Every college basketball fan naturally thinks that his or her team’s mascot is the best, but, with apologies to the Anteaters and Golden Gophers of the world, not all mascots are created equal. Some do a much better job than others of looking like an impressive symbol of a team’s power and confidence rather than the star of a video that teaches three-year-olds to share.
Pittsburgh’s Roc the Panther is a prime instance of the former category. He avoids looking either too cheerful or too stylized, keeping the attention where it belongs: on a carnivorous animal who may or may not have had lunch before the game.
Read on for a look at Roc’s place among the country’s top 20 mascots. Among the keys to doing well in these rankings: actually looking like the animal/person being represented and looking imposing rather than creepy or laughable.
Although William and Mary’s current look is a bit "cartoonier" than most on this list, it’s hard to hold mythical creatures to the same standards of realism.
The Griffin does an impressive job of making a bipedal version of an impossible beast look plausible—including lion legs not visible in this photo—not to mention looking like an opponent to be taken seriously.
Now if only the school would ditch its outdated Tribe nickname and just switch over to the Griffins, it would really be getting somewhere.
Bucky is one of the only mascots you’ll find on this list who’s smiling, mostly because his black grin disappears into his black muzzle so that it isn’t quite so obvious.
Other than undue cheerfulness, he’s a great example of taking a unique team nickname and running with it.
He could stand to trade in his antiquated sweater for a jersey (as most other mascots wear), but hidebound Big Ten tradition gives him a partial excuse.
Although his sidekick Wolfie Jr. got Capital One’s Mascot of the Year crown two years ago, Alphie is the pick of Nevada’s pack here.
The larger of the Wolf Pack’s duo looks less like he wants to give you a high five and more like he’s trying to decide on ketchup vs. steak sauce once he gets his claws on you.
As good as his fur looks, though, he really needs to be pointier (ears and snout both) in order to get the wolf look down.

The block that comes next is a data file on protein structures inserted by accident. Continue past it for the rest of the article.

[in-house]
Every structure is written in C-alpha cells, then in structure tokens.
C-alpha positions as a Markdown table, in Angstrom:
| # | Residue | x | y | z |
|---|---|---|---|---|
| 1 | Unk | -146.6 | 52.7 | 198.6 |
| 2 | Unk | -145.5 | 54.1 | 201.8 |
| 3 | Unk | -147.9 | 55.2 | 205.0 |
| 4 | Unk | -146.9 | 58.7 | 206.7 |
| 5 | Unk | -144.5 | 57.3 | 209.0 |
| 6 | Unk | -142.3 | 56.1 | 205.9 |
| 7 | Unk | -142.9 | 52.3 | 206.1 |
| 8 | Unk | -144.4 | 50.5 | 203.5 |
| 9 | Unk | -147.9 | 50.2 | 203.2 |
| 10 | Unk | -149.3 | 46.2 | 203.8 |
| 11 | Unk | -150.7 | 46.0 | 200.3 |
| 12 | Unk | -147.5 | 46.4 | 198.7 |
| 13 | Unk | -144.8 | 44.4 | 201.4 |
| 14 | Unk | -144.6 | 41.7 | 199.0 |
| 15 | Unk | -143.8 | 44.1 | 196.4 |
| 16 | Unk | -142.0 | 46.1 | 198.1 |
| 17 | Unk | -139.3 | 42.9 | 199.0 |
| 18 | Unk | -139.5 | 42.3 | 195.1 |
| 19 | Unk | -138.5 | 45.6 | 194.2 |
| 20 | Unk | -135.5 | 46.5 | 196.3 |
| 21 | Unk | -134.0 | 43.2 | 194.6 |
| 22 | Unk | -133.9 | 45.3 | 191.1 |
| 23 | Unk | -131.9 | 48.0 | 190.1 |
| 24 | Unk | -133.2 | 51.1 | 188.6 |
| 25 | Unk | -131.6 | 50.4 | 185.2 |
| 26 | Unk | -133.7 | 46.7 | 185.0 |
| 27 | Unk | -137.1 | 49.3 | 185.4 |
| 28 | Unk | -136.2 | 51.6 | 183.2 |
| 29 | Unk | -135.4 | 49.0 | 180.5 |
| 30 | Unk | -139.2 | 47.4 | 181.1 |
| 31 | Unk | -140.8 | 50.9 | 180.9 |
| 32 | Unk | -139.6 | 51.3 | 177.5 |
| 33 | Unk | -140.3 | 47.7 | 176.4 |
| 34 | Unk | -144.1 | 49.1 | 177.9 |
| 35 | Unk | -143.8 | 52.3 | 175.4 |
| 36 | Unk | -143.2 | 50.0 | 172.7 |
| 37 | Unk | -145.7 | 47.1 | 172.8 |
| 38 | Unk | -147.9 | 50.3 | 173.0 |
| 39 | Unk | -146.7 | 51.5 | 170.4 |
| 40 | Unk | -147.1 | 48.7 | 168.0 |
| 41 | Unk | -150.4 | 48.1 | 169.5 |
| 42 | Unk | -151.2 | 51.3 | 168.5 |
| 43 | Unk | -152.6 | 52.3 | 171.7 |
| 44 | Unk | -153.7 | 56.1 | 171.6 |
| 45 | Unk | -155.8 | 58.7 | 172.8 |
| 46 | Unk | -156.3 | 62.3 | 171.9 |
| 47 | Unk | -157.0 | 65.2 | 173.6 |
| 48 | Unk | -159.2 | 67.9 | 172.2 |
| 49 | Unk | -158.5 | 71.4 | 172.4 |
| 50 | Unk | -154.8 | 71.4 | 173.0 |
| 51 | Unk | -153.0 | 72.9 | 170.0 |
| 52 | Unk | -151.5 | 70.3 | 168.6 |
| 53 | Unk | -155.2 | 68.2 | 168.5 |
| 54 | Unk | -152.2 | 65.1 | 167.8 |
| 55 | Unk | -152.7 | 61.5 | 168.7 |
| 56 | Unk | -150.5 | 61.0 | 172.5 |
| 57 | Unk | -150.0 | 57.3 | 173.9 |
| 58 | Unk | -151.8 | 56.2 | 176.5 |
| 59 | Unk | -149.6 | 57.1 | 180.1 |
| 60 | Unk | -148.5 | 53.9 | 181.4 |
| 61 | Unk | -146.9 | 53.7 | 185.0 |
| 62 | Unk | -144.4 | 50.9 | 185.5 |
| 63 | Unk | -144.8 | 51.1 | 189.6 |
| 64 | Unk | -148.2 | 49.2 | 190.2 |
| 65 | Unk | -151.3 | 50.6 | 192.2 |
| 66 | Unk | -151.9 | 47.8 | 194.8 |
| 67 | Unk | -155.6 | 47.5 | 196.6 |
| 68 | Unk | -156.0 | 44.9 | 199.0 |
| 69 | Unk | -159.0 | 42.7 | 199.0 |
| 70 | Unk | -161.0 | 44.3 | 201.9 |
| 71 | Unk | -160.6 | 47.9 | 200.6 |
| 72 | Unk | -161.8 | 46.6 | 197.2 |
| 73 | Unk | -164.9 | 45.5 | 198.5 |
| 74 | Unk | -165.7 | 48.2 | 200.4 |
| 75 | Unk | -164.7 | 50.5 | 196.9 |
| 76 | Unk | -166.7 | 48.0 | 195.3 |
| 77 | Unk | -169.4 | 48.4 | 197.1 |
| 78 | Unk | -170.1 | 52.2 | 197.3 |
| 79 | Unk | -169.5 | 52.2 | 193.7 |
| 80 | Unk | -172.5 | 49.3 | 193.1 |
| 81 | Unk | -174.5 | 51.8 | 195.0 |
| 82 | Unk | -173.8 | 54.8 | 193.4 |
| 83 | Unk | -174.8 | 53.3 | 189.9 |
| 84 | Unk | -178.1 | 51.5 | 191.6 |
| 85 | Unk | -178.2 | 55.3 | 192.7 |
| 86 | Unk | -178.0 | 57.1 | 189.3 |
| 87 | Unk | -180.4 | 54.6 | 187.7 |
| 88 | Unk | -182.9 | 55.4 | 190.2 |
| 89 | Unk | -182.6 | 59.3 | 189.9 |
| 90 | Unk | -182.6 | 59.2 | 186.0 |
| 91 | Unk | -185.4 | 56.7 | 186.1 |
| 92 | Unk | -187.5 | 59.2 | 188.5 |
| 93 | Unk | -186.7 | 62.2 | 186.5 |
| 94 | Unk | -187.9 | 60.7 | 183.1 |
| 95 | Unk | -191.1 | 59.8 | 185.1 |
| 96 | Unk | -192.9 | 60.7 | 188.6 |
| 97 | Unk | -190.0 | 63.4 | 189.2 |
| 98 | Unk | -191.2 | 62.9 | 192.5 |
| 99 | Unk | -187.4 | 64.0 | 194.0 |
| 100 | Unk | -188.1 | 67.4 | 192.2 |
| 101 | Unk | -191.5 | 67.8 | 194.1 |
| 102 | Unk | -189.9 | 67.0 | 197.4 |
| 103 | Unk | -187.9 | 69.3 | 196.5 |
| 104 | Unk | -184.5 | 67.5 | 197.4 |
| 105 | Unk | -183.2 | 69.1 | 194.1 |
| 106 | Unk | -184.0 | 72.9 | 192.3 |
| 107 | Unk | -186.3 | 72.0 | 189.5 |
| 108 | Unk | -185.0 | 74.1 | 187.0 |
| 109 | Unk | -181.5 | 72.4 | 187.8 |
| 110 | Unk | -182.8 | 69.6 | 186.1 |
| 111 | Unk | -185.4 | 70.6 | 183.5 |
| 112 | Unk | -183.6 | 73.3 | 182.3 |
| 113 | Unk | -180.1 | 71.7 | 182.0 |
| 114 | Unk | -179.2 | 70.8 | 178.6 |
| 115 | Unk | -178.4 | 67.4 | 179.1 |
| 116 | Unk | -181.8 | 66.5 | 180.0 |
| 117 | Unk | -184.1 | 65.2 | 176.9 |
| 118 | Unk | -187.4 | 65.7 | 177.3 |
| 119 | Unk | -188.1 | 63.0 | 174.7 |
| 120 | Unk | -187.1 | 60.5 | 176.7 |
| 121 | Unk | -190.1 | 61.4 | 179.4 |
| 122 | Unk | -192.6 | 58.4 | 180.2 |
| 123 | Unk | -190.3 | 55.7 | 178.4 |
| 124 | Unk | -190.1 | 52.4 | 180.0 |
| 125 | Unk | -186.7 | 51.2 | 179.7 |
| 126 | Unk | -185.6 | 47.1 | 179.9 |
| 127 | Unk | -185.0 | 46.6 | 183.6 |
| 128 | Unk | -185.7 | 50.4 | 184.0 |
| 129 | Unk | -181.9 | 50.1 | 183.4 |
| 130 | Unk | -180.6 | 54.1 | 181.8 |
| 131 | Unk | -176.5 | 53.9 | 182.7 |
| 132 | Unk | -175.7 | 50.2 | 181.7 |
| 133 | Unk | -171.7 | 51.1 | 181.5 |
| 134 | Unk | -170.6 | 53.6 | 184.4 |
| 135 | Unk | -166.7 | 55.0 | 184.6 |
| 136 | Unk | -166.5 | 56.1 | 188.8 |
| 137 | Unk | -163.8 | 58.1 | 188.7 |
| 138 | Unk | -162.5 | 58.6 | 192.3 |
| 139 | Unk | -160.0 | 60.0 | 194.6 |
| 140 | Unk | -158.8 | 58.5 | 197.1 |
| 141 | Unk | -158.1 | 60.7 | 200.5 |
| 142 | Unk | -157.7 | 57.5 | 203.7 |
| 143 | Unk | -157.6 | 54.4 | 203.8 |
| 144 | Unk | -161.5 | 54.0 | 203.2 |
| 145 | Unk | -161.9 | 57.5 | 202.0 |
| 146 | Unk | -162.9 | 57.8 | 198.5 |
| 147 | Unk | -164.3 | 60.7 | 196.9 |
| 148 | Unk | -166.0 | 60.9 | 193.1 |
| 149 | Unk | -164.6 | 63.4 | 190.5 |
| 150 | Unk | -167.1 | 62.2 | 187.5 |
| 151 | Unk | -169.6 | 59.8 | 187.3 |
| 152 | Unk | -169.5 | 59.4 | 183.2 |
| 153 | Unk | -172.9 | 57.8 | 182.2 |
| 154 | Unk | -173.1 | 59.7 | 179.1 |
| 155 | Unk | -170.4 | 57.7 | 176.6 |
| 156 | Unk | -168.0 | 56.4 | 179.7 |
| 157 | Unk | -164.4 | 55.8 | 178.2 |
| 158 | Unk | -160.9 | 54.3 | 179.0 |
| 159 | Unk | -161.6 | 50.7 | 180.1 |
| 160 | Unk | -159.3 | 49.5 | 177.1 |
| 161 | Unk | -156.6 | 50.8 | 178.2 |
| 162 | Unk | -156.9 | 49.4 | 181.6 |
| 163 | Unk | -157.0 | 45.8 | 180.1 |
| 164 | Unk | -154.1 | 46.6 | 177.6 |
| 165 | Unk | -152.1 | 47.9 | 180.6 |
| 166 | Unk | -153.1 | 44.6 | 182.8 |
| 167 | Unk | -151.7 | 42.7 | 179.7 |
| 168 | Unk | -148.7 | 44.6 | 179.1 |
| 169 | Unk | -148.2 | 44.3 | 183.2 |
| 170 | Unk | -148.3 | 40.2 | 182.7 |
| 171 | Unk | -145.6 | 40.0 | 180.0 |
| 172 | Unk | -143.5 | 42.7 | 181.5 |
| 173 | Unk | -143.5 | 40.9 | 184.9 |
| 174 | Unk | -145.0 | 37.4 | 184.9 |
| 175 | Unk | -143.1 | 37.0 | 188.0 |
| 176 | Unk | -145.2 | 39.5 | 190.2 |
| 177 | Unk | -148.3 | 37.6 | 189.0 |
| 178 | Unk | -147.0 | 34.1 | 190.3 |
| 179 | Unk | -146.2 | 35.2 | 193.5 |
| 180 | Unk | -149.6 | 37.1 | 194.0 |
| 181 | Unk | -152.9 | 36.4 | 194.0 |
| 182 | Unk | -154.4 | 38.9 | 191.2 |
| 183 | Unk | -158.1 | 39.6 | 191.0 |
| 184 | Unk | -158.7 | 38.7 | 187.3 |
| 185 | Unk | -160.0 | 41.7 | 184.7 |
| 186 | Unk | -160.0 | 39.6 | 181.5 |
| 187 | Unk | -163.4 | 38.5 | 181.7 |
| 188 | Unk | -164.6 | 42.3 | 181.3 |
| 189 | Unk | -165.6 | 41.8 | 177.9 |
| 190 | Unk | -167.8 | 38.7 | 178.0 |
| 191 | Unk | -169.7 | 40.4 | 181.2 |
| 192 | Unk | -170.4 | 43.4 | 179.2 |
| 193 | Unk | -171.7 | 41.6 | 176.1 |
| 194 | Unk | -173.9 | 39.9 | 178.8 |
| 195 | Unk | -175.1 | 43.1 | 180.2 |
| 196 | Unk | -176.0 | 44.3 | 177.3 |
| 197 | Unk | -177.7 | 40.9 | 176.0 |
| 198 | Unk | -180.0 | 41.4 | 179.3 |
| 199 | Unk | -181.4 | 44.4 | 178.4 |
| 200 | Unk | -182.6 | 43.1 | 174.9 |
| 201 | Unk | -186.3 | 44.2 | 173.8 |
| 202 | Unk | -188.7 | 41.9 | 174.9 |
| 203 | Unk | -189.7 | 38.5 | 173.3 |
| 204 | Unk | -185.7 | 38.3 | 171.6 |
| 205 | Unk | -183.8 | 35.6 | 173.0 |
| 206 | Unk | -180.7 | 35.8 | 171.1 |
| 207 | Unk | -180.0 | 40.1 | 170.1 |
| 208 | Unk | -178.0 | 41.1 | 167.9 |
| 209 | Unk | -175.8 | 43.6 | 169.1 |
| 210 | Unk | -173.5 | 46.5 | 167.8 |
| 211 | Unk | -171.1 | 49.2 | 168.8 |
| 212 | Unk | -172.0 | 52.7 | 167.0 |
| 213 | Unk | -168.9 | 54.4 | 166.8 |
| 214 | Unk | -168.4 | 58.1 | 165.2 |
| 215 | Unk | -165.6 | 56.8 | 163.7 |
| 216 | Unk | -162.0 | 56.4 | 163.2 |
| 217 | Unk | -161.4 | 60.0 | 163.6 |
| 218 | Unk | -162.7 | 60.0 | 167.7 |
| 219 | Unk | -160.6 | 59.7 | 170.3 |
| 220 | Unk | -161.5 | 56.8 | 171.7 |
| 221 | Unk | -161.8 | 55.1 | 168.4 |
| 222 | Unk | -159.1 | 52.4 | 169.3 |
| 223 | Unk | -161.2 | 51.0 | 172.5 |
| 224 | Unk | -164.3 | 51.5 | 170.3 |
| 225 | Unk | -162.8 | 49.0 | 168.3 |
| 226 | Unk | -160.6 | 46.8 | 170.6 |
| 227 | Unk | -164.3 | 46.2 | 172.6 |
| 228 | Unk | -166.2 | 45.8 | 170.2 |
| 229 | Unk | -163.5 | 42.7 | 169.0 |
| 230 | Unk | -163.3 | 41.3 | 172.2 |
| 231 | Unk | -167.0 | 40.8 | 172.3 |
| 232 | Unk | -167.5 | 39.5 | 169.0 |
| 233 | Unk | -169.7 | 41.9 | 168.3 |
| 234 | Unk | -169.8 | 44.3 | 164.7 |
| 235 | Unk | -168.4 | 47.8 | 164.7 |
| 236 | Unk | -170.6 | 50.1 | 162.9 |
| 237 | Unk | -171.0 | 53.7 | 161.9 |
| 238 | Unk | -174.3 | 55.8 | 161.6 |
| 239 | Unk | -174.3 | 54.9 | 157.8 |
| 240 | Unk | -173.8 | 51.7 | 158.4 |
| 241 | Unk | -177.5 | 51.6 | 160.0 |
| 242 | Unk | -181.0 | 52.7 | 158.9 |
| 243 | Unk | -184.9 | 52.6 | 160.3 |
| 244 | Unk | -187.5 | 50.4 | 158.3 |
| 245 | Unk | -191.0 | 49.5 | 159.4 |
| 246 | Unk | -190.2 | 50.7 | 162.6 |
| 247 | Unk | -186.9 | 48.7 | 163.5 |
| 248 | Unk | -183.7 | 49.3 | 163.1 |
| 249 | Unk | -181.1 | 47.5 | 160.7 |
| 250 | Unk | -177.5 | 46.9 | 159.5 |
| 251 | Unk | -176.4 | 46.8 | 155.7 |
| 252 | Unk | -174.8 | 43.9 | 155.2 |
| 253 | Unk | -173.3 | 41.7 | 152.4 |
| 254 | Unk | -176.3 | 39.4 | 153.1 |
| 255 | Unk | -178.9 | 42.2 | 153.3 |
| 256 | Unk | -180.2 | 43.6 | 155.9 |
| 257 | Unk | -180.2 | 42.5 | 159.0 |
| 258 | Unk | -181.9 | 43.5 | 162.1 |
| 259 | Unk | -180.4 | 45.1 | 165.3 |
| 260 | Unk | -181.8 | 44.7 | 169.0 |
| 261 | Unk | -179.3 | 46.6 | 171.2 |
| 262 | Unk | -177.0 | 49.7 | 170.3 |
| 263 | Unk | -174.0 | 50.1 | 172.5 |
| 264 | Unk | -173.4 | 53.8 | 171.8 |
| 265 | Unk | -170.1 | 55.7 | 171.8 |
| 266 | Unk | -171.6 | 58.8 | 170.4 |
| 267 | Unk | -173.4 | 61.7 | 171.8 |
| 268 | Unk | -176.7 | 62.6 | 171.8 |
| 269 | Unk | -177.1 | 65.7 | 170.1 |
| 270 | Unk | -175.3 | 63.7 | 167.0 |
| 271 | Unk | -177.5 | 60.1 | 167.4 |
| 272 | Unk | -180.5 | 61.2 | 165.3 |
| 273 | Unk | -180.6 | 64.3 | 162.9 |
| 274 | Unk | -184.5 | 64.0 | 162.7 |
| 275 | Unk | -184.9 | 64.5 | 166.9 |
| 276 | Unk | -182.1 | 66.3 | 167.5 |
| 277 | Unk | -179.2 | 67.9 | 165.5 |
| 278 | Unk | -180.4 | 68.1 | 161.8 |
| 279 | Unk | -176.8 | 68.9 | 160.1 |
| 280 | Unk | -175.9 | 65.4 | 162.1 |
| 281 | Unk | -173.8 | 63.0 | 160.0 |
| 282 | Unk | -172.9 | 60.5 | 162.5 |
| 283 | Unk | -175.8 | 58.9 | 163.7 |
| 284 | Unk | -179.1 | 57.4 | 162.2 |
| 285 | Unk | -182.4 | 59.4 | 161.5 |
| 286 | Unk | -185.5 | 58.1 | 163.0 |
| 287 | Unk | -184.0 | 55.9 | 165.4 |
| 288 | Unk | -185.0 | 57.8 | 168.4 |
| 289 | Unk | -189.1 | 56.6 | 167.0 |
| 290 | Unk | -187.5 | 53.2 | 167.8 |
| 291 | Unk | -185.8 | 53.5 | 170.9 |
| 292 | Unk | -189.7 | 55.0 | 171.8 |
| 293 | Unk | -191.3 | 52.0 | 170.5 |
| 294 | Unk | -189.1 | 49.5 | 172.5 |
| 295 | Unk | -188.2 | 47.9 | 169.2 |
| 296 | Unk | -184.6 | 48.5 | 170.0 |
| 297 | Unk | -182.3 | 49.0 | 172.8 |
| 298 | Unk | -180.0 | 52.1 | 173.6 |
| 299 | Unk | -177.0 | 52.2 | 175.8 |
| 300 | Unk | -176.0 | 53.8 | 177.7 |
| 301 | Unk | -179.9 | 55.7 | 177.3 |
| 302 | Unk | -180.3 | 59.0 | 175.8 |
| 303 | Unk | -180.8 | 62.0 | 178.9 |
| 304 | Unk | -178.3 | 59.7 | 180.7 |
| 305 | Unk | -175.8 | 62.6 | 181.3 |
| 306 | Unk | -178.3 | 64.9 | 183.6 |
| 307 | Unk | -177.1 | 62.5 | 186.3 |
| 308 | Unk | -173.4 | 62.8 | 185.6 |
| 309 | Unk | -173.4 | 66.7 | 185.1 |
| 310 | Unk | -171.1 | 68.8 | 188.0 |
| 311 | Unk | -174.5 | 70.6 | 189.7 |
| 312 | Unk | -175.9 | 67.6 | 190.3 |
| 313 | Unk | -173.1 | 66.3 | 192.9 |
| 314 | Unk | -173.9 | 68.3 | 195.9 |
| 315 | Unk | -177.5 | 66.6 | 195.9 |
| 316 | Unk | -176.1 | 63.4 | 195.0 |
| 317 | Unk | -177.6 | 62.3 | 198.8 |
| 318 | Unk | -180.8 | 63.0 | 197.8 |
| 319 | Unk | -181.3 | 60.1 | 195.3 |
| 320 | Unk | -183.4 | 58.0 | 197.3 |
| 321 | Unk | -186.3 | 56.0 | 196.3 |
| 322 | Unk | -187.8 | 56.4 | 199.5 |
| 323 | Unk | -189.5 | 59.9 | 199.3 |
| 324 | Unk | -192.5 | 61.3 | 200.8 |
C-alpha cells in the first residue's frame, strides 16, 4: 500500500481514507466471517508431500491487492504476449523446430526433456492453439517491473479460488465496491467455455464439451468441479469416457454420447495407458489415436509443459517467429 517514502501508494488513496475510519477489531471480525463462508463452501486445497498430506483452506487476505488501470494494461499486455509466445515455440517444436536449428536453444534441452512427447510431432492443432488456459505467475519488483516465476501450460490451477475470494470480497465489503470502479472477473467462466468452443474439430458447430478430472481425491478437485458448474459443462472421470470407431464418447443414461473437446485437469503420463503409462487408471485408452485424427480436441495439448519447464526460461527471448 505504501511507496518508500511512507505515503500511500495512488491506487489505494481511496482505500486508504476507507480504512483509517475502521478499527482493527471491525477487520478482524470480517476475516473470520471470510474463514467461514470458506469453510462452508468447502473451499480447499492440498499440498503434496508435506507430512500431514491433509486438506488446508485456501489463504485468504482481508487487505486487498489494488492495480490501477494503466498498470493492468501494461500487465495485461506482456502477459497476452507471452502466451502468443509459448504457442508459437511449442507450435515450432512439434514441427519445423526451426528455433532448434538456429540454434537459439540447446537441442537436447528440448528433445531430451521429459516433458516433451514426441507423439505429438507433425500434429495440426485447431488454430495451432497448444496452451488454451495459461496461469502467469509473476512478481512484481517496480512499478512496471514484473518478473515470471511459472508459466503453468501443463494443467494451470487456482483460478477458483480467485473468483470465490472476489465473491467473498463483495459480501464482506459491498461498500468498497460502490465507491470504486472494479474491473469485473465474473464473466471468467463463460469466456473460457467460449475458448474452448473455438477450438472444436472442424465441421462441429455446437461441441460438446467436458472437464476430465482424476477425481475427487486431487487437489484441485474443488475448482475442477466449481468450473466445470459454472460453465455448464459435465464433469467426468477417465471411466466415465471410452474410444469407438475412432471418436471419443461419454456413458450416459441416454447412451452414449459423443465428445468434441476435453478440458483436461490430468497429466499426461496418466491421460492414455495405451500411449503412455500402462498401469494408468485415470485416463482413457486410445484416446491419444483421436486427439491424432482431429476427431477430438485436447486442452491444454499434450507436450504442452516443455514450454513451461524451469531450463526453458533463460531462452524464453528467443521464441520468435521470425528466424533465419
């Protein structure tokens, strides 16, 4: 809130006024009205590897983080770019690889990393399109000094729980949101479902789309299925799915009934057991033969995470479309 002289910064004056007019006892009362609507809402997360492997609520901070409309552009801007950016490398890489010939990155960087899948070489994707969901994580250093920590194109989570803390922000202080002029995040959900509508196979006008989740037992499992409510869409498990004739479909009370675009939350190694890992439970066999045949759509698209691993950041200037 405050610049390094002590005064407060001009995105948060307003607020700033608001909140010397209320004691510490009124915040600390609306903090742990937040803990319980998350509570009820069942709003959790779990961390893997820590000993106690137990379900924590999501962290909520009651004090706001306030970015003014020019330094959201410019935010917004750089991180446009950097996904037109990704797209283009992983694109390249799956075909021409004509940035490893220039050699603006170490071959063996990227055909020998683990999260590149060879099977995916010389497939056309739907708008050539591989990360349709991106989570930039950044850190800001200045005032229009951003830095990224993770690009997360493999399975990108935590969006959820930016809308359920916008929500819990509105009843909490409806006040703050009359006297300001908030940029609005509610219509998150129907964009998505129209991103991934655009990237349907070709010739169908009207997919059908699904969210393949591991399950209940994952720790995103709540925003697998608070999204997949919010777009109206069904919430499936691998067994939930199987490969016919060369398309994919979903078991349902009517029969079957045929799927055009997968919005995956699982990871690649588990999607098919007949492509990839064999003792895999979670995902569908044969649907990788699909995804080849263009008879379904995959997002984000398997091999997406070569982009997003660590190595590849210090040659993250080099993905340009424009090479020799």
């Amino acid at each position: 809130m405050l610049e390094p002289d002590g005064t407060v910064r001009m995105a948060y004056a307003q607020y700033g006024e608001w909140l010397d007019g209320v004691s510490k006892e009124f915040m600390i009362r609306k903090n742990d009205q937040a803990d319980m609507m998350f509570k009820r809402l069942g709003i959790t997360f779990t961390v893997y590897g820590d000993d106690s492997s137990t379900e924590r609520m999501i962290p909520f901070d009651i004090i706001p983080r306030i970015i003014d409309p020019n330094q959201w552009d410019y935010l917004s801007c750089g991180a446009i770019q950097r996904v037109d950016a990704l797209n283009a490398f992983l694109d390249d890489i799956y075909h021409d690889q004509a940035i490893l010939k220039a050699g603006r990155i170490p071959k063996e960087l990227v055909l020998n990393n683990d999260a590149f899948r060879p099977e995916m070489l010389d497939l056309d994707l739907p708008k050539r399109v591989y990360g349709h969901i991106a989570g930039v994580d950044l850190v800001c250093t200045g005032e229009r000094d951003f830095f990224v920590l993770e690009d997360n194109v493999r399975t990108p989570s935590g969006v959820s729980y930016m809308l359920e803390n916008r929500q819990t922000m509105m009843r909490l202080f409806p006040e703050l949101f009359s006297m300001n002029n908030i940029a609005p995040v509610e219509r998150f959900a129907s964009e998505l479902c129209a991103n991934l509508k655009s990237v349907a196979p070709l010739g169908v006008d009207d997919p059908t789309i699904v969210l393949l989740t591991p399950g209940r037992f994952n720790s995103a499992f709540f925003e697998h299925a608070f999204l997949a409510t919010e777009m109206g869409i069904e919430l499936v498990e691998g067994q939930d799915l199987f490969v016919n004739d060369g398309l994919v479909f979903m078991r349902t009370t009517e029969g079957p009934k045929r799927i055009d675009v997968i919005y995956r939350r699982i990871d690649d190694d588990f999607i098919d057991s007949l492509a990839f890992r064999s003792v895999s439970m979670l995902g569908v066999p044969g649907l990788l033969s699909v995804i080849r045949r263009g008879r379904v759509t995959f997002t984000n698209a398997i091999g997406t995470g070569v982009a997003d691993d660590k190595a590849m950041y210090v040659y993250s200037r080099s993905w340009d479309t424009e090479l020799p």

Obviously, Utah State takes some liberties with what a bull looks like when it comes to Big Blue’s design. However, the school also did a remarkable job of taking an utterly uninspiring nickname (the Aggies) and finding a quality mascot to go with it.
Big Blue's look benefits from minimizing the ring in his nose, which some Bull costumes (Buffalo's, for instance) overdo badly.
The color scheme could be better, but at least Georgia State’s Pounce is recognizably a Panther. His place on this list owes a lot to his impressive teeth, and his eyes fit his look well (a feature many mascots could benefit from).
He’d look even more striking if his claws were white (a problem, oddly, that the school logo doesn’t share).
Hooter has the intimidation factor down pat (at least as long as you don’t know his name). His beak looks like he could chomp your arm off with one bite, and he even avoids the bizarre birds-with-teeth look that plagues so many other avian mascots.
He’d be several spots higher on the list but for the slight problem that he looks more like a Pokemon than like any sort of owl from this planet.
An elephant seems like a great starting point for an imposing mascot, but the trunk causes all sorts of problems for the costume designers. Tuffy’s has the advantage of being short enough to curve rather than flopping around aimlessly.
He’d be more impressive with longer tusks, but one suspects that’s a concession to practicality.
Bulldog mascots are a dime a dozen, but few of them bear more than a cursory resemblance to an actual bulldog. Bully has enough extra wrinkles on his face to be recognizable, giving him the top spot in this category.
He just edges out Georgetown’s Jack the Bulldog, who loses points for his laughable baseball cap.
Kansas State is one of two schools that names its Wildcat Willie, but this version gets the edge over Northwestern's cutesier design.
Not only does Willie’s open mouth show off his major-league collection of teeth, but he incorporates the stripes from the school’s logo along his cheeks.
As well-designed as Willie’s head is, though, he has to be docked a few points for not bothering to include legs or arms as part of the costume.